Window on the world: Jamaica
Part I: From Roots to Reggae
In the summer of 1962 Jamaica achieved its independence from Britain and the new nation celebrated in typical fashion. Soundsystems on the streets of Kingston blasted out the latest local musical phenomenon, ska music, as Jamaicans partied through the night.
Ska was a mix of the popular American R&B songs and more traditional Caribbean sounds such as mento and calypso, resulting in an energetic style of music perfect for the dancehalls of Jamaica. American music was everywhere in Jamaica in the 1950s with a demand for live bands in the tourist clubs and the US Navy making frequent stops on the island.
However, as more studios opened and producers began making records using local talent, this tiny Caribbean island was in the process of creating one of the most powerful musical cultures of the 20th century.
Producers like Coxsone Dodd, Duke Reid and Prince Buster were instrumental in creating the careers these early stars. Dodd’s Studio One label was home to The Skatalites, Delroy Wilson, The Wailers, Toots & The Maytals and many more, earning it the nickname “the Motown of Jamaica”. One of the best pieces of early ska to come out of the studio was the 1963 number one hit ‘Simmer Down’ performed by The Wailers and The Skatalites.
The Skatalites went on to define the sound of ska and continue to tour the world to this day (albeit with a very different lineup). This Studio One cut is by the band’s trombonist Don Drummond who, like many other ska musicians, learnt to play music at the Alpha Boys School in Kingston. ‘Man in the Street’ carries all the recognisable traits of the ska sound, particularly the horns blasting a catchy hook over an offbeat rhythm.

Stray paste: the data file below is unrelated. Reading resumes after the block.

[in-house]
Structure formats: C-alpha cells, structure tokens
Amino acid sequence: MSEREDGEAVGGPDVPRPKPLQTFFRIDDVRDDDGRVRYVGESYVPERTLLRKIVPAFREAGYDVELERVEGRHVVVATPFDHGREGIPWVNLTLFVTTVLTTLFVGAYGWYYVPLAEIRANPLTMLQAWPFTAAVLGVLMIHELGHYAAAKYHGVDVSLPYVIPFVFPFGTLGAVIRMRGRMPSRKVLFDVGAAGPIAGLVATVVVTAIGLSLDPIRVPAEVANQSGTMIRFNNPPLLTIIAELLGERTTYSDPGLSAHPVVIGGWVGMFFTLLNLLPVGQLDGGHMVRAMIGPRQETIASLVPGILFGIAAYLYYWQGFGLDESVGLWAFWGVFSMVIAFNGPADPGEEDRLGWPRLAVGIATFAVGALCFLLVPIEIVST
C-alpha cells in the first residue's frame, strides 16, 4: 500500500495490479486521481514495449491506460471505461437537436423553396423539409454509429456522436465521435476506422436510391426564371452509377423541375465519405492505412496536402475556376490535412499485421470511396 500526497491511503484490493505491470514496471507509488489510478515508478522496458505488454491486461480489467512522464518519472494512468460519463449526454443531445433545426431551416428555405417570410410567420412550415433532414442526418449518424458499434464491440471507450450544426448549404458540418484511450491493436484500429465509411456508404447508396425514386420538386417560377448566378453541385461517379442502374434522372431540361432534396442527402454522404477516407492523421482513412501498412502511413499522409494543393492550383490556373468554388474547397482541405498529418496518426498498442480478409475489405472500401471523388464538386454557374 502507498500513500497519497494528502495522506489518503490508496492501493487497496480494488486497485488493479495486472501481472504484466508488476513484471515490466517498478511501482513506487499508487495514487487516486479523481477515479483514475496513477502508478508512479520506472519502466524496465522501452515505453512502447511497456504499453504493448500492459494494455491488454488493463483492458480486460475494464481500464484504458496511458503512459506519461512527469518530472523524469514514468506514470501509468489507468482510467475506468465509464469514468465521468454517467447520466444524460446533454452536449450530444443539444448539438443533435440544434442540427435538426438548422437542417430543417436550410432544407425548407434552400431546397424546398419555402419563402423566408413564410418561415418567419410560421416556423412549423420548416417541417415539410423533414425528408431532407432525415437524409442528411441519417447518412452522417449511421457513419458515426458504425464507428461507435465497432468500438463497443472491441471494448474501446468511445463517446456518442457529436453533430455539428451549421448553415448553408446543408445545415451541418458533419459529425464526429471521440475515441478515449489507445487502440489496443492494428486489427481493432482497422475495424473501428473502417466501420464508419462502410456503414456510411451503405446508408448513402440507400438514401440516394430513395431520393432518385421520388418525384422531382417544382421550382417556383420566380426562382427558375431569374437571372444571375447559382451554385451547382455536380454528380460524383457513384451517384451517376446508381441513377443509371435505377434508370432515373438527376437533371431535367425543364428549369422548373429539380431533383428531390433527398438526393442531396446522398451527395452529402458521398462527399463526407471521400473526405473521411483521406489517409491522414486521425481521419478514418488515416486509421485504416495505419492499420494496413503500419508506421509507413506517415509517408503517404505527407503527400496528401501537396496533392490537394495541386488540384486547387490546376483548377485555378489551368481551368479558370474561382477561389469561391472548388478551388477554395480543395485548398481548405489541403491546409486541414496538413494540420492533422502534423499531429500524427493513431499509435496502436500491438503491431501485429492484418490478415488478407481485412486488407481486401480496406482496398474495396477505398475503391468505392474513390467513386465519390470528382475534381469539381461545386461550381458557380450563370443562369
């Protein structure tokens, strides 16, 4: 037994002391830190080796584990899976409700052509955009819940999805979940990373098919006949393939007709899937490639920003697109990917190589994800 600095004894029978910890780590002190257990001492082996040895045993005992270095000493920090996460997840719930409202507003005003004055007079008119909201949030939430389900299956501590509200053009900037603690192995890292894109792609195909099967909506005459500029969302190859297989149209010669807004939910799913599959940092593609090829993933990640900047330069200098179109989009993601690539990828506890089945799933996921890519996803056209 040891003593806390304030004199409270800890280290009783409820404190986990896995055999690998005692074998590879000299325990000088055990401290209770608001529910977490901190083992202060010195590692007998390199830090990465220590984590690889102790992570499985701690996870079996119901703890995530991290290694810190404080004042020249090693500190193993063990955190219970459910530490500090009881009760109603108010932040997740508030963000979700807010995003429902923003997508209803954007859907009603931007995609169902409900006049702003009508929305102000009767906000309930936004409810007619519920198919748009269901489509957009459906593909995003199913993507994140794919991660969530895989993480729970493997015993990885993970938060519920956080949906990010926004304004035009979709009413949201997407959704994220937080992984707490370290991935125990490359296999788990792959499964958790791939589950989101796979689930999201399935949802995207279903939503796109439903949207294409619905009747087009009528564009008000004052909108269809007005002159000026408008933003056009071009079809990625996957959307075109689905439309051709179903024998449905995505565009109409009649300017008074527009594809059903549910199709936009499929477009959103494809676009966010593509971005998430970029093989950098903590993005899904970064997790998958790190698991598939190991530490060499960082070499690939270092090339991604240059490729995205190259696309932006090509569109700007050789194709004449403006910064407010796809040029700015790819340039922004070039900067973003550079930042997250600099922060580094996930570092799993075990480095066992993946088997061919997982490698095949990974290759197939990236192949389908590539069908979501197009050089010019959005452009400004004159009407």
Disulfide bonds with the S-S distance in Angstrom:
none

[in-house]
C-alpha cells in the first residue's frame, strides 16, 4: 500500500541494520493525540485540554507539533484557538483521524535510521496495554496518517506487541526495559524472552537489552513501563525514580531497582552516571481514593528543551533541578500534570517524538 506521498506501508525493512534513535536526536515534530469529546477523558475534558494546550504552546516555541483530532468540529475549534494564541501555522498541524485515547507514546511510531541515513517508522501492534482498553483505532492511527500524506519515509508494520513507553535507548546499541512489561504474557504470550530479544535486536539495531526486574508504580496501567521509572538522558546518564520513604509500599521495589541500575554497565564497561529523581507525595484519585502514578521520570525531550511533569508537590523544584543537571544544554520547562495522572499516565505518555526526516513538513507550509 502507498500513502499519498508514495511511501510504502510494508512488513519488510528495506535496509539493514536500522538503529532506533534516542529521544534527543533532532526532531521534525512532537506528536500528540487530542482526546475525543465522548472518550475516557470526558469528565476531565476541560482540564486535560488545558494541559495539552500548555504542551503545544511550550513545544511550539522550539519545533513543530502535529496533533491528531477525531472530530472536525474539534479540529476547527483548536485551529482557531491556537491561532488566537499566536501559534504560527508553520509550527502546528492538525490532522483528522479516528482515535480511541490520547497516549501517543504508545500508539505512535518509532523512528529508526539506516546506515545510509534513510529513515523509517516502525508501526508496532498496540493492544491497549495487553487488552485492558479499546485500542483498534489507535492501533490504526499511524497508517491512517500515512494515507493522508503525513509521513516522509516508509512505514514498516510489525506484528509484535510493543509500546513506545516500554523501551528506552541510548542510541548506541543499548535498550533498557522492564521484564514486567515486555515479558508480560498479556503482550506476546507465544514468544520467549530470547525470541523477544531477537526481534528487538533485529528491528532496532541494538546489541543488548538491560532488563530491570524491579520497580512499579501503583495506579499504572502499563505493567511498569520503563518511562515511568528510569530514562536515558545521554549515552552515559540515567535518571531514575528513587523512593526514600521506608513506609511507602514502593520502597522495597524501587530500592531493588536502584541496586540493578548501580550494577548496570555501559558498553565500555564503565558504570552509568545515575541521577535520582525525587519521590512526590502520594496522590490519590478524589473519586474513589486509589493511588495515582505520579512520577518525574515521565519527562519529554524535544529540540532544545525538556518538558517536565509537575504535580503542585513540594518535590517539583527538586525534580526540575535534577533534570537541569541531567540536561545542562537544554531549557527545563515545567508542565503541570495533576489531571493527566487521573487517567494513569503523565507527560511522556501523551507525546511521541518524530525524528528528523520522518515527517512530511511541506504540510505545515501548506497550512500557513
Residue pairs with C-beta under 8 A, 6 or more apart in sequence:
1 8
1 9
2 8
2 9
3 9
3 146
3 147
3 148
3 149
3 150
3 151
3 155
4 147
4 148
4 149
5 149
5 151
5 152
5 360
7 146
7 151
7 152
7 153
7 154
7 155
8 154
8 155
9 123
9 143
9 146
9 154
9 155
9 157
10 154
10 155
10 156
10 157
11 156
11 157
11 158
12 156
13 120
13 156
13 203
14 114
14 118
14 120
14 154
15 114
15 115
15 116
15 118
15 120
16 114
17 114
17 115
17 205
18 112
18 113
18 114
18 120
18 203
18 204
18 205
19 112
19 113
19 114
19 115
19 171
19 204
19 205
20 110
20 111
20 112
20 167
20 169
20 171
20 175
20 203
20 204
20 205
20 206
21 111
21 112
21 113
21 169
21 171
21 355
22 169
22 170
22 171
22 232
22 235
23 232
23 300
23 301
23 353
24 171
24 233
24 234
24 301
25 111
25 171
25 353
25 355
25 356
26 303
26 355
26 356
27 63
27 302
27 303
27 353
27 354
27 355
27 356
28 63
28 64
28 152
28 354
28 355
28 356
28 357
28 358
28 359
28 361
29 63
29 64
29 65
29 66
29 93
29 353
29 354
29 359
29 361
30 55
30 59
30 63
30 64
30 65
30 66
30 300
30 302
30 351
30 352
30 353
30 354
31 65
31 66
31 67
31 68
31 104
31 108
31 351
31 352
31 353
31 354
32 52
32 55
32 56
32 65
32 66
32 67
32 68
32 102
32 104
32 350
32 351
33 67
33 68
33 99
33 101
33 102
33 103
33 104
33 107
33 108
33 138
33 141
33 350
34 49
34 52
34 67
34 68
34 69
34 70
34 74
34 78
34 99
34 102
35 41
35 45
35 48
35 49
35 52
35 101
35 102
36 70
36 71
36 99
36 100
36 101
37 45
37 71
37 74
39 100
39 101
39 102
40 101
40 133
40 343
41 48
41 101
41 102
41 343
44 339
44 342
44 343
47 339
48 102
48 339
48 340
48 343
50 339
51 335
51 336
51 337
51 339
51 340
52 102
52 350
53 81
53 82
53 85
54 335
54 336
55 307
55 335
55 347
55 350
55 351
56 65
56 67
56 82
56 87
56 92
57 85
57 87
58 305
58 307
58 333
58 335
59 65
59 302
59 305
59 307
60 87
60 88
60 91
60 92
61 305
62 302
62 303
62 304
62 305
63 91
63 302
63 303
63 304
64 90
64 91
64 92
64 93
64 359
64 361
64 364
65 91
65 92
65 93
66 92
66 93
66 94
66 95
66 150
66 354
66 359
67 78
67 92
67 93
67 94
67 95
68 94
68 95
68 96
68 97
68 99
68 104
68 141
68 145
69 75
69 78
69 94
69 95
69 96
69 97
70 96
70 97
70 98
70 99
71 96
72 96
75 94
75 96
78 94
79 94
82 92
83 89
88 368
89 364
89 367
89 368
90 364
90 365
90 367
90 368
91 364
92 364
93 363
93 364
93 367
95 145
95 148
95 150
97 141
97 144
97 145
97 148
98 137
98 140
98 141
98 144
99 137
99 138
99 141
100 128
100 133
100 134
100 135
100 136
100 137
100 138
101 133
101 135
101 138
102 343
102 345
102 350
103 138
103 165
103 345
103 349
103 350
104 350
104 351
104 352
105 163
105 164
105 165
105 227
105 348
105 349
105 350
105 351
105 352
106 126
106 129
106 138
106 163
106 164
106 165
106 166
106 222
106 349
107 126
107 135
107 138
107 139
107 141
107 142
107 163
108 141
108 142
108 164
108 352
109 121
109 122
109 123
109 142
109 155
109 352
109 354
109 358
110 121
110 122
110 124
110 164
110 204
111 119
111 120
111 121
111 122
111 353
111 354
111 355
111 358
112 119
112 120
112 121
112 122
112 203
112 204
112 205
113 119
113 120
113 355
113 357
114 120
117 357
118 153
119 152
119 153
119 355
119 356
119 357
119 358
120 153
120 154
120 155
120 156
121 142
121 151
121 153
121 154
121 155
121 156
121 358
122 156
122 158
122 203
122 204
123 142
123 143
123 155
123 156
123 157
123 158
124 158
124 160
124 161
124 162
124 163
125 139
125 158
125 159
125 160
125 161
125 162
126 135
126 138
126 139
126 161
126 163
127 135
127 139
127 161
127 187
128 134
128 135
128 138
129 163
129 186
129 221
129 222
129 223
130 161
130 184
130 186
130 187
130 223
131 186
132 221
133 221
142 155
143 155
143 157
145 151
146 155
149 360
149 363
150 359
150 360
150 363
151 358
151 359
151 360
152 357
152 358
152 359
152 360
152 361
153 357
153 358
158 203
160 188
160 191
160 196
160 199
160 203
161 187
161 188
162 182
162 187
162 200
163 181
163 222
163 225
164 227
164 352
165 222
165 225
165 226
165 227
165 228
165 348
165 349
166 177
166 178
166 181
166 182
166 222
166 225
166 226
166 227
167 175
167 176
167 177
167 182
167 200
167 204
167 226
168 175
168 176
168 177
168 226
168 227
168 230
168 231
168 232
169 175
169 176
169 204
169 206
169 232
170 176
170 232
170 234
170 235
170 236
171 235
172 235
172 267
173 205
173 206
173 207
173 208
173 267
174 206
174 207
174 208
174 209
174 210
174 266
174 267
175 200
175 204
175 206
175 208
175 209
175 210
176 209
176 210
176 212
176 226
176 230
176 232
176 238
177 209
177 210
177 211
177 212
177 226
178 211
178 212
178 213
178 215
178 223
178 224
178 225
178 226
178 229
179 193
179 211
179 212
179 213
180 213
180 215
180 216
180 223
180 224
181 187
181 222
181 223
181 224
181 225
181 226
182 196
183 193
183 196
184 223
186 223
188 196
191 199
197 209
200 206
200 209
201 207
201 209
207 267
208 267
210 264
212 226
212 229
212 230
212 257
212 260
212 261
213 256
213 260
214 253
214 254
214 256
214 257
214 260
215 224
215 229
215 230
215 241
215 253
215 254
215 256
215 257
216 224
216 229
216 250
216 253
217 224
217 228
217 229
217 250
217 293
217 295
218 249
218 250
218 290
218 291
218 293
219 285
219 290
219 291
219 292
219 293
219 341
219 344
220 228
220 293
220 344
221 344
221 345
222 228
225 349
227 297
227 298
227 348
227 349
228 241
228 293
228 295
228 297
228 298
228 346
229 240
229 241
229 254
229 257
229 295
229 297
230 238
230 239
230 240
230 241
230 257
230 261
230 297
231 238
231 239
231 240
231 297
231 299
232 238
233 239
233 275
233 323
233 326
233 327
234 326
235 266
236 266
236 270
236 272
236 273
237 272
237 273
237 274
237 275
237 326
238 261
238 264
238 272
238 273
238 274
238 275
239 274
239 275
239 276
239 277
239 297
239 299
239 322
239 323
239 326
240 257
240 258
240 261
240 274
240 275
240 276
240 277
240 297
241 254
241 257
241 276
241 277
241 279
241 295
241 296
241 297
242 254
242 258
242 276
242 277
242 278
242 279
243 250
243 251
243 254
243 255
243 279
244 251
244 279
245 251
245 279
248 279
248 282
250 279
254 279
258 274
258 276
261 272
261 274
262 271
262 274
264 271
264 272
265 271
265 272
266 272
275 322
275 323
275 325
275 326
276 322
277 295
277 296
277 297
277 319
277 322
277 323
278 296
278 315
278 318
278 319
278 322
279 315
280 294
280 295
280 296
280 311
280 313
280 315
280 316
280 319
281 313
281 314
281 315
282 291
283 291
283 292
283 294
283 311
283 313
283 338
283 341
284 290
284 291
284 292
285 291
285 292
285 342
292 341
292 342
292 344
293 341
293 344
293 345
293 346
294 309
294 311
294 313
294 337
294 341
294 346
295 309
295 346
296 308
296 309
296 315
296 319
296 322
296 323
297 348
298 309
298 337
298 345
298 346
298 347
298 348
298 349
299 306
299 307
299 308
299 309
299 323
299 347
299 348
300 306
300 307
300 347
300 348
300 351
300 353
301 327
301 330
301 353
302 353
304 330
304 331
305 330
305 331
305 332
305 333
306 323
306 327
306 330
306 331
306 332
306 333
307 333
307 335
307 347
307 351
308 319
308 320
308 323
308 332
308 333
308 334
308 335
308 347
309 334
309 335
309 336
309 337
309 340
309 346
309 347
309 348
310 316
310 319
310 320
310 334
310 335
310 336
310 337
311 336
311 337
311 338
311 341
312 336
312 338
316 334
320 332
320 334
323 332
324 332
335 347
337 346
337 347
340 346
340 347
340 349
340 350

The celebratory mood of post-independece Jamaica did not last long and by the mid 1960s, unemployment and street crime in Kingston had given rise to the culture of the “rudeboys”. Derrick Morgan’s ‘Tougher Than Tough’, a song he was apparently threatened into writing for a notorious rudeboy, sums up the situation on the streets and the authorities’ hopeless efforts to bring them to justice.
As society changed, so did the music, and the slower, more mellow sounds of rocksteady began to overtake the popularity of ska. Groups such as The Maytals, The Melodians and The Paragons became popular for their use vocal harmonies, shuffling basslines and unusual chord sequences. The Federals’ ‘Shocking Love’ is a beautifully romantic example of the new sound that swept Jamaica in the late 60s.
The influence of the Rastafari community also grew during this period, and out of rocksteady came the style known as reggae. Rocksteady’s more thoughtful sound was a perfect base for the meditative Rasta lyrics, as demonstrated by The Heptones’ ‘Cool Rasta’.
The transition away from rocksteady was helped by the addition of new instruments, notably the recognisable organ shuffle now synonymous with reggae and African percussion. With the sound developing, all reggae needed was an icon…
Spotify playlist available to download here featuring 31 tracks from the origins of ska, through to rocksteady and early reggae.